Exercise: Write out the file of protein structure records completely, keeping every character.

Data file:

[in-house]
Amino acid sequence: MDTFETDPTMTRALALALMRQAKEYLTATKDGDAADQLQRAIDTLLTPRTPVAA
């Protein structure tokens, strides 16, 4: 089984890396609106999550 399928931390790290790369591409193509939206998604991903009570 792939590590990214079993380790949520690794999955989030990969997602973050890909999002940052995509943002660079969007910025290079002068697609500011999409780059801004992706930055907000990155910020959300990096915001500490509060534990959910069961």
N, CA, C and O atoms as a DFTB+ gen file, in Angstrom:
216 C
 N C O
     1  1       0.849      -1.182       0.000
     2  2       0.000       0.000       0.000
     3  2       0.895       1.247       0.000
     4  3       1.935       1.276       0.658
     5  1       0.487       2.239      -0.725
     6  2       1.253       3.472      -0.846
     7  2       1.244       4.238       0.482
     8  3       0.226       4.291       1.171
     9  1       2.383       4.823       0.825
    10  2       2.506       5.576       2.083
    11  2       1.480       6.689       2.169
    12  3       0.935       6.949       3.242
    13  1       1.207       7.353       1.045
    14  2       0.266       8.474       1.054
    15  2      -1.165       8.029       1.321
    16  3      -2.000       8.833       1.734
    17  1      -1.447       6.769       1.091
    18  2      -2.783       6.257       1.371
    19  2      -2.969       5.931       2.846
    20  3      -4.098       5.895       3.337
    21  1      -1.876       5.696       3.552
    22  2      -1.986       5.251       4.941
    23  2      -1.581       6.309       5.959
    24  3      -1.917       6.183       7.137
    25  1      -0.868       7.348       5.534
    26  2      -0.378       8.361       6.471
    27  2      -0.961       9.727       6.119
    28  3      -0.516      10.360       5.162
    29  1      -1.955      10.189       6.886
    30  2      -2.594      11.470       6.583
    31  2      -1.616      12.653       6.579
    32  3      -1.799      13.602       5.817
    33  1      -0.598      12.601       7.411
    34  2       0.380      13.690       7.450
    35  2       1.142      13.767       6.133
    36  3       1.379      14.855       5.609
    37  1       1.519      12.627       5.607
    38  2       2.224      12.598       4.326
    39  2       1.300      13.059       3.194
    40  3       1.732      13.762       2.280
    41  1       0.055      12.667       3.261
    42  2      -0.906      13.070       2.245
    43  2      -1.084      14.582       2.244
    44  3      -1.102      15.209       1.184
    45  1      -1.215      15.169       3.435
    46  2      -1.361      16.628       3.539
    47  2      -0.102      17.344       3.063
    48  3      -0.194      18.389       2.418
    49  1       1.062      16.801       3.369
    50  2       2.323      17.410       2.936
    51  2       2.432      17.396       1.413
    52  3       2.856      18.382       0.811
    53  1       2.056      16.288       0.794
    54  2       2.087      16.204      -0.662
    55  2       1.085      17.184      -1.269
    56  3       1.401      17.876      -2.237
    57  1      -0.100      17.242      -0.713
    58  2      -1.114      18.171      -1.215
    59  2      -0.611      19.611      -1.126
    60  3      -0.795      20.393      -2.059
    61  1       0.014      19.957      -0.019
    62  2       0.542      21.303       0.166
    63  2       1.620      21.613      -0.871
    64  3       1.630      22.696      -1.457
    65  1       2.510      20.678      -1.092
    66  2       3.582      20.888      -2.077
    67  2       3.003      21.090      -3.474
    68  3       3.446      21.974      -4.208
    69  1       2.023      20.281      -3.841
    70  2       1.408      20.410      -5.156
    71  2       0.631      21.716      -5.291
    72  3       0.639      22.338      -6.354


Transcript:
[in-house]
Amino acid sequence: MDTFETDPTMTRALALALMRQAKEYLTATKDGDAADQLQRAIDTLLTPRTPVAA
């Protein structure tokens, strides 16, 4: 089984890396609106999550 399928931390790290790369591409193509939206998604991903009570 792939590590990214079993380790949520690794999955989030990969997602973050890909999002940052995509943002660079969007910025290079002068697609500011999409780059801004992706930055907000990155910020959300990096915001500490509060534990959910069961």
N, CA, C and O atoms as a DFTB+ gen file, in Angstrom:
216 C
 N C O
     1  1       0.849      -1.182       0.000
     2  2       0.000       0.000       0.000
     3  2       0.895       1.247       0.000
     4  3       1.935       1.276       0.658
     5  1       0.487       2.239      -0.725
     6  2       1.253       3.472      -0.846
     7  2       1.244       4.238       0.482
     8  3       0.226       4.291       1.171
     9  1       2.383       4.823       0.825
    10  2       2.506       5.576       2.083
    11  2       1.480       6.689       2.169
    12  3       0.935       6.949       3.242
    13  1       1.207       7.353       1.045
    14  2       0.266       8.474       1.054
    15  2      -1.165       8.029       1.321
    16  3      -2.000       8.833       1.734
    17  1      -1.447       6.769       1.091
    18  2      -2.783       6.257       1.371
    19  2      -2.969       5.931       2.846
    20  3      -4.098       5.895       3.337
    21  1      -1.876       5.696       3.552
    22  2      -1.986       5.251       4.941
    23  2      -1.581       6.309       5.959
    24  3      -1.917       6.183       7.137
    25  1      -0.868       7.348       5.534
    26  2      -0.378       8.361       6.471
    27  2      -0.961       9.727       6.119
    28  3      -0.516      10.360       5.162
    29  1      -1.955      10.189       6.886
    30  2      -2.594      11.470       6.583
    31  2      -1.616      12.653       6.579
    32  3      -1.799      13.602       5.817
    33  1      -0.598      12.601       7.411
    34  2       0.380      13.690       7.450
    35  2       1.142      13.767       6.133
    36  3       1.379      14.855       5.609
    37  1       1.519      12.627       5.607
    38  2       2.224      12.598       4.326
    39  2       1.300      13.059       3.194
    40  3       1.732      13.762       2.280
    41  1       0.055      12.667       3.261
    42  2      -0.906      13.070       2.245
    43  2      -1.084      14.582       2.244
    44  3      -1.102      15.209       1.184
    45  1      -1.215      15.169       3.435
    46  2      -1.361      16.628       3.539
    47  2      -0.102      17.344       3.063
    48  3      -0.194      18.389       2.418
    49  1       1.062      16.801       3.369
    50  2       2.323      17.410       2.936
    51  2       2.432      17.396       1.413
    52  3       2.856      18.382       0.811
    53  1       2.056      16.288       0.794
    54  2       2.087      16.204      -0.662
    55  2       1.085      17.184      -1.269
    56  3       1.401      17.876      -2.237
    57  1      -0.100      17.242      -0.713
    58  2      -1.114      18.171      -1.215
    59  2      -0.611      19.611      -1.126
    60  3      -0.795      20.393      -2.059
    61  1       0.014      19.957      -0.019
    62  2       0.542      21.303       0.166
    63  2       1.620      21.613      -0.871
    64  3       1.630      22.696      -1.457
    65  1       2.510      20.678      -1.092
    66  2       3.582      20.888      -2.077
    67  2       3.003      21.090      -3.474
    68  3       3.446      21.974      -4.208
    69  1       2.023      20.281      -3.841
    70  2       1.408      20.410      -5.156
    71  2       0.631      21.716      -5.291
    72  3       0.639      22.338      -6.354